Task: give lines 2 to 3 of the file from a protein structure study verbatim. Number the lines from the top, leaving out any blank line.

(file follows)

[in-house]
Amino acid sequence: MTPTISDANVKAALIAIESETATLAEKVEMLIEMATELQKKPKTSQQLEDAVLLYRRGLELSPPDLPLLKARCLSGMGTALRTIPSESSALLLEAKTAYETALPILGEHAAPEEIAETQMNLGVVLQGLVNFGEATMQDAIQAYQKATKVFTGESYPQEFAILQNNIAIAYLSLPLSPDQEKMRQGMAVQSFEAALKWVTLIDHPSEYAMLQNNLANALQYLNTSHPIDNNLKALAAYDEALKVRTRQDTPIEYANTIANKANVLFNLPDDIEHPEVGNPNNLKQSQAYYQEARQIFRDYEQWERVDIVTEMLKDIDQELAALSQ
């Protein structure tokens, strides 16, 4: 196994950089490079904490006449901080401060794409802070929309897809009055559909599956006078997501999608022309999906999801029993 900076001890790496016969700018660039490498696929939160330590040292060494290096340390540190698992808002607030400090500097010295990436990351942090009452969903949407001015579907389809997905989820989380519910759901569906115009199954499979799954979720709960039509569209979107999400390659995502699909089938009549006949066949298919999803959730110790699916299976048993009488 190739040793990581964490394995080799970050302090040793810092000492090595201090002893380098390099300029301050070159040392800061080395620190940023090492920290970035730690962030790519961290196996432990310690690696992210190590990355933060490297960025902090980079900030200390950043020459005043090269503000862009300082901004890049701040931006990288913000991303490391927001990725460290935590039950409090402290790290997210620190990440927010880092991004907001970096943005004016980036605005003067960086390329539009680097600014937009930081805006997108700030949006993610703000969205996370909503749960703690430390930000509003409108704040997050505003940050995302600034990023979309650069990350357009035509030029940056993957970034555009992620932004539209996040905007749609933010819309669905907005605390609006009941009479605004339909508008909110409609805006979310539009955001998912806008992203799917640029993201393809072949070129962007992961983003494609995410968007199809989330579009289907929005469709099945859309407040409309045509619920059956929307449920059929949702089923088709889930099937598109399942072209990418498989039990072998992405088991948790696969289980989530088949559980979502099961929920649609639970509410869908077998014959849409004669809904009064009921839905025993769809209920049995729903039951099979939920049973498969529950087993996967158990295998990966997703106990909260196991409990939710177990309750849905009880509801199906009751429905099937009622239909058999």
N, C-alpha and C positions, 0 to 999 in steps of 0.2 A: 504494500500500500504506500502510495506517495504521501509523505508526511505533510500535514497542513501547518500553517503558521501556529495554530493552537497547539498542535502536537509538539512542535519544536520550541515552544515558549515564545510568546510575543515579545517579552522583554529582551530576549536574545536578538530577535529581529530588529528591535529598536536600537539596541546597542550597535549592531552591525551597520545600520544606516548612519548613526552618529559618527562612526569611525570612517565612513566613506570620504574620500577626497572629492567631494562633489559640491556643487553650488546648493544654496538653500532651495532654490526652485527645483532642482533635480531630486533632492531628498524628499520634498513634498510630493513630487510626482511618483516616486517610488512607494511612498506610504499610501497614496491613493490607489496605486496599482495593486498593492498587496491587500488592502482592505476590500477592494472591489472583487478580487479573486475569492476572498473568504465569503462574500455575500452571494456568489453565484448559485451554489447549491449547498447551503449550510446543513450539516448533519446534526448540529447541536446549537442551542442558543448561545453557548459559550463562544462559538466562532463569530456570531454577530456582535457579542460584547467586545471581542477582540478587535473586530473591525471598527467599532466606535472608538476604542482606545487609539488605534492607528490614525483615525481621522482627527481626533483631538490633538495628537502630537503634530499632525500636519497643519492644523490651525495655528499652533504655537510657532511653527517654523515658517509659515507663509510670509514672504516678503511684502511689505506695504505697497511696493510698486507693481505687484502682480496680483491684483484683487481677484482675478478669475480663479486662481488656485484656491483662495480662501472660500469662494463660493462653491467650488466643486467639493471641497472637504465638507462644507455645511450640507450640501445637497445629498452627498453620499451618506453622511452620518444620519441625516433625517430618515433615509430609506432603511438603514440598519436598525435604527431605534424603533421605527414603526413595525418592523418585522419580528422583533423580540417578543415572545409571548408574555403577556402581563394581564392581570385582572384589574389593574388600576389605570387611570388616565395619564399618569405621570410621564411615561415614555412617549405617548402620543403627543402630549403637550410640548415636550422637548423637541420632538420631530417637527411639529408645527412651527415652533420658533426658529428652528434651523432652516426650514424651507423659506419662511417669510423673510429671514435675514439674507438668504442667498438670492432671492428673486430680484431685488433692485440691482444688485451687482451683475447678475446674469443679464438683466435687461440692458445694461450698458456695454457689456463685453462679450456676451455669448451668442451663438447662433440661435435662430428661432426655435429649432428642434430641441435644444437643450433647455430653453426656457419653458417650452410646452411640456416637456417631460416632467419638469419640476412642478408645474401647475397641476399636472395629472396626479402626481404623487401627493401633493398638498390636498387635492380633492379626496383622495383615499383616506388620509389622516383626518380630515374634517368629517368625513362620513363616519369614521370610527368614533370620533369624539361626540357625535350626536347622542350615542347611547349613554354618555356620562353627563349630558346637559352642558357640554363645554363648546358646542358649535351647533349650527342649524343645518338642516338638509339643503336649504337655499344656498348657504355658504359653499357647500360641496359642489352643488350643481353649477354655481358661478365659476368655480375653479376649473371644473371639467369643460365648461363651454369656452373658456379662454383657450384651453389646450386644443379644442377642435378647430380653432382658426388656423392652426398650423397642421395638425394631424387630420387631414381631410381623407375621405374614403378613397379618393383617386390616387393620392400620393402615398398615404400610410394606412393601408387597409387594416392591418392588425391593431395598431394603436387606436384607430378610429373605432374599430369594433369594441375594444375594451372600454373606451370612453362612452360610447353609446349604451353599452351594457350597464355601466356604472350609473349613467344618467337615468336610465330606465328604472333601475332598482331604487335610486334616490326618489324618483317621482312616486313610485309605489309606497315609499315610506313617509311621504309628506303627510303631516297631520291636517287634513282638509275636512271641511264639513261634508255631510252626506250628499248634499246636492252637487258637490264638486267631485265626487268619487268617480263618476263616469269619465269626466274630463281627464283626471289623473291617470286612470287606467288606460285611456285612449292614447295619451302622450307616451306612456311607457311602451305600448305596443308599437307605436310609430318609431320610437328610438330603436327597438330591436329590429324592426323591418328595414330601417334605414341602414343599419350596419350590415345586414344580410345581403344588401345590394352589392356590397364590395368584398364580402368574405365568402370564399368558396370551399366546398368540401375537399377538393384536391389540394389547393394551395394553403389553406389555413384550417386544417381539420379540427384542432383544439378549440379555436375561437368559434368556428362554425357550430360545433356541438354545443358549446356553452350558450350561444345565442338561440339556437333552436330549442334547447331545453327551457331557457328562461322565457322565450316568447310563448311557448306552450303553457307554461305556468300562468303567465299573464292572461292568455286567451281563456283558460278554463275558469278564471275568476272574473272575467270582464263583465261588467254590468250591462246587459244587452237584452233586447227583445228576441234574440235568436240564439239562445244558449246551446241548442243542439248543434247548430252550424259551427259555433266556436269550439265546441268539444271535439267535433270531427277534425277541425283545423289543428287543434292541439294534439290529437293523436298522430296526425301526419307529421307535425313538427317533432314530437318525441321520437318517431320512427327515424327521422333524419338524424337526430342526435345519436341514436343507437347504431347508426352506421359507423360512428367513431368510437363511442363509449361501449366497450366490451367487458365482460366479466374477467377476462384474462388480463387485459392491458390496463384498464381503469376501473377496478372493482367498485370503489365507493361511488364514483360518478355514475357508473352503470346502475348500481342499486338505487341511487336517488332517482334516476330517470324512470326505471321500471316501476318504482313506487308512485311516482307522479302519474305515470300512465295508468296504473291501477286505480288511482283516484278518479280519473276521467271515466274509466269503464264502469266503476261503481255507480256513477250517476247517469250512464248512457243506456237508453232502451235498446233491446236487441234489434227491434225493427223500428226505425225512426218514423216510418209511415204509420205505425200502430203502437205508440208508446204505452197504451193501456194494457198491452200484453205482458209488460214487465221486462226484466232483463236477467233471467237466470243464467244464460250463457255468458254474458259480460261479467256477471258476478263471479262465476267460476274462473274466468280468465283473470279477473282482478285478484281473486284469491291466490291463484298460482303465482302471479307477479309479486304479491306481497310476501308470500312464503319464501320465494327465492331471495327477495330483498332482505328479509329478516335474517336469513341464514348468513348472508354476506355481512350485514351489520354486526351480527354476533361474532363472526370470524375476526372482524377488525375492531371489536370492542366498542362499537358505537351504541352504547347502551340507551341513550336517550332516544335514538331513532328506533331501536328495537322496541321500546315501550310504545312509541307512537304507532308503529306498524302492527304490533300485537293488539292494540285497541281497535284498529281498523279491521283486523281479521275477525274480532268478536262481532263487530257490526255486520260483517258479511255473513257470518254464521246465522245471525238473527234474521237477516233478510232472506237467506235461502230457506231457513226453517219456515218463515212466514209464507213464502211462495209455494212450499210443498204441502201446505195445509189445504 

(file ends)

Amino acid sequence: MTPTISDANVKAALIAIESETATLAEKVEMLIEMATELQKKPKTSQQLEDAVLLYRRGLELSPPDLPLLKARCLSGMGTALRTIPSESSALLLEAKTAYETALPILGEHAAPEEIAETQMNLGVVLQGLVNFGEATMQDAIQAYQKATKVFTGESYPQEFAILQNNIAIAYLSLPLSPDQEKMRQGMAVQSFEAALKWVTLIDHPSEYAMLQNNLANALQYLNTSHPIDNNLKALAAYDEALKVRTRQDTPIEYANTIANKANVLFNLPDDIEHPEVGNPNNLKQSQAYYQEARQIFRDYEQWERVDIVTEMLKDIDQELAALSQ
């Protein structure tokens, strides 16, 4: 196994950089490079904490006449901080401060794409802070929309897809009055559909599956006078997501999608022309999906999801029993 900076001890790496016969700018660039490498696929939160330590040292060494290096340390540190698992808002607030400090500097010295990436990351942090009452969903949407001015579907389809997905989820989380519910759901569906115009199954499979799954979720709960039509569209979107999400390659995502699909089938009549006949066949298919999803959730110790699916299976048993009488 190739040793990581964490394995080799970050302090040793810092000492090595201090002893380098390099300029301050070159040392800061080395620190940023090492920290970035730690962030790519961290196996432990310690690696992210190590990355933060490297960025902090980079900030200390950043020459005043090269503000862009300082901004890049701040931006990288913000991303490391927001990725460290935590039950409090402290790290997210620190990440927010880092991004907001970096943005004016980036605005003067960086390329539009680097600014937009930081805006997108700030949006993610703000969205996370909503749960703690430390930000509003409108704040997050505003940050995302600034990023979309650069990350357009035509030029940056993957970034555009992620932004539209996040905007749609933010819309669905907005605390609006009941009479605004339909508008909110409609805006979310539009955001998912806008992203799917640029993201393809072949070129962007992961983003494609995410968007199809989330579009289907929005469709099945859309407040409309045509619920059956929307449920059929949702089923088709889930099937598109399942072209990418498989039990072998992405088991948790696969289980989530088949559980979502099961929920649609639970509410869908077998014959849409004669809904009064009921839905025993769809209920049995729903039951099979939920049973498969529950087993996967158990295998990966997703106990909260196991409990939710177990309750849905009880509801199906009751429905099937009622239909058999």